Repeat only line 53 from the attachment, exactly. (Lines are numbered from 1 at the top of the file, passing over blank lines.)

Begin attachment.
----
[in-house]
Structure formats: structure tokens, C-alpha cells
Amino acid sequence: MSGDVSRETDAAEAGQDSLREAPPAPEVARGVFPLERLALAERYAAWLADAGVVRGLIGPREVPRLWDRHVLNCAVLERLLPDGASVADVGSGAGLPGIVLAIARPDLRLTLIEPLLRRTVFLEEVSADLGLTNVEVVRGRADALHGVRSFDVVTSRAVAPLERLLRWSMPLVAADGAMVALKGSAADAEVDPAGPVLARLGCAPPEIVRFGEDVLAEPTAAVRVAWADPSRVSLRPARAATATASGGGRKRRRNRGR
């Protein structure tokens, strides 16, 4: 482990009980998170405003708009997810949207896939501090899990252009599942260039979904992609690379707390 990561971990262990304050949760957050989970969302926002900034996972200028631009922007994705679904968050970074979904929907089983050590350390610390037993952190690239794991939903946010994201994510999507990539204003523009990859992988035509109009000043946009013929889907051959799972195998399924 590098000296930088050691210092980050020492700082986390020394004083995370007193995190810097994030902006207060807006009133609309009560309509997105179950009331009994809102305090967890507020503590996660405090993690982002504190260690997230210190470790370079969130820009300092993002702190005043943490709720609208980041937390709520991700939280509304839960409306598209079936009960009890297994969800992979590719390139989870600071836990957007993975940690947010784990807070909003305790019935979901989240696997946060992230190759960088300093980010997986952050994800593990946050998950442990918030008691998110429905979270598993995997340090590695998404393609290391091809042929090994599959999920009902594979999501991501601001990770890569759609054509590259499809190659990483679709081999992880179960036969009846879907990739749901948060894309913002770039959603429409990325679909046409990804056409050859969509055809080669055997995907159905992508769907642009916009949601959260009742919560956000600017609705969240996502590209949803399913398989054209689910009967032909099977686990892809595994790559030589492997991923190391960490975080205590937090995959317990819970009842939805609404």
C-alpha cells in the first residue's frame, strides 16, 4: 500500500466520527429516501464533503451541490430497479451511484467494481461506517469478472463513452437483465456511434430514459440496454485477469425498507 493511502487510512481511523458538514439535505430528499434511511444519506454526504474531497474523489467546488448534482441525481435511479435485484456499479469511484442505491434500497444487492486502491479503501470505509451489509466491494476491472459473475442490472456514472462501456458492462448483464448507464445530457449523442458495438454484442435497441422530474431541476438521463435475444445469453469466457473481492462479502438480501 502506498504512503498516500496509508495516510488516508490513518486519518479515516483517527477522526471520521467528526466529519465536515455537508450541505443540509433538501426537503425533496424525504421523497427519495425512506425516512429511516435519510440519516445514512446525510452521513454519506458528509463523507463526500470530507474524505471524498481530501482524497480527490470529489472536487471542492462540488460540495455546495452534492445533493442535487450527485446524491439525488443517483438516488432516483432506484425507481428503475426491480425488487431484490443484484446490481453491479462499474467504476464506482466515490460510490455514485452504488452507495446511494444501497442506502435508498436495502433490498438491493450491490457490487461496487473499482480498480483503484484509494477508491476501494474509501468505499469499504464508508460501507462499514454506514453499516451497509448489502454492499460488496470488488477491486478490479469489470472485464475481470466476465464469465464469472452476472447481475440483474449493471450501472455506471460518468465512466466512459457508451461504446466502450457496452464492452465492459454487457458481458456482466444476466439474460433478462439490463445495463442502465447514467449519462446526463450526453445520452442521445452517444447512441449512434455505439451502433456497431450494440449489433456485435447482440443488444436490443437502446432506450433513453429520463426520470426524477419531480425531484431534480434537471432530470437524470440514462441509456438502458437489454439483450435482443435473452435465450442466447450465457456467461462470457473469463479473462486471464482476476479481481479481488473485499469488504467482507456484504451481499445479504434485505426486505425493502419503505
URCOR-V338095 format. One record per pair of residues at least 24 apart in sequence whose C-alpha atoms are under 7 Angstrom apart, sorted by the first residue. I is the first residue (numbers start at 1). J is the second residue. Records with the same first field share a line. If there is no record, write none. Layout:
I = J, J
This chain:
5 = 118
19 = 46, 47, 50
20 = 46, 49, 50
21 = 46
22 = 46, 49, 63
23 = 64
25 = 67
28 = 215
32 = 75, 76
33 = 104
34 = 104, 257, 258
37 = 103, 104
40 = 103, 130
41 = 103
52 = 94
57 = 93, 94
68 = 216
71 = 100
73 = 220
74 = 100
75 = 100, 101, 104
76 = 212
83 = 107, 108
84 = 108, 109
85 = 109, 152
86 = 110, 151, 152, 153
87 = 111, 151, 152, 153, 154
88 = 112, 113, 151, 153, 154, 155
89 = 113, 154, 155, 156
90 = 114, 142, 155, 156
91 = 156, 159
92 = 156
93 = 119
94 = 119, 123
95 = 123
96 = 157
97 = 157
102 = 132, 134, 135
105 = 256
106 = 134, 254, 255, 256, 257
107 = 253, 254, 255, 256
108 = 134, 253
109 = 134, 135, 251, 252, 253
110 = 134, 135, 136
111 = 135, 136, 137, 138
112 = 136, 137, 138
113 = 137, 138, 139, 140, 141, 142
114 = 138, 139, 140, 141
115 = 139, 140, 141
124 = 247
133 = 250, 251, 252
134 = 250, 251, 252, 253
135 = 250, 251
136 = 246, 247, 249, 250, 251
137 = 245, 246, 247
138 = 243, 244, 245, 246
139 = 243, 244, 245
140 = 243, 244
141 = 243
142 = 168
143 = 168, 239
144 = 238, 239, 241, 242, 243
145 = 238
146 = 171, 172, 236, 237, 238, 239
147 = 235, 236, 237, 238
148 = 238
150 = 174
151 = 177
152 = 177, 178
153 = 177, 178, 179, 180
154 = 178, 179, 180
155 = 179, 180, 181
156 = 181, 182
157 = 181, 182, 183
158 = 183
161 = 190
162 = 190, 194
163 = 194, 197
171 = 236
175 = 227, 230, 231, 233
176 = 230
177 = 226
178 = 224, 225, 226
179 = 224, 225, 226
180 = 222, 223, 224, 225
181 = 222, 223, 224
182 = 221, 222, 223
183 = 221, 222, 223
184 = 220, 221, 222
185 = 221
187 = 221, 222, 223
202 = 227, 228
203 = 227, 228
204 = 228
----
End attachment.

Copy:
111 = 135, 136, 137, 138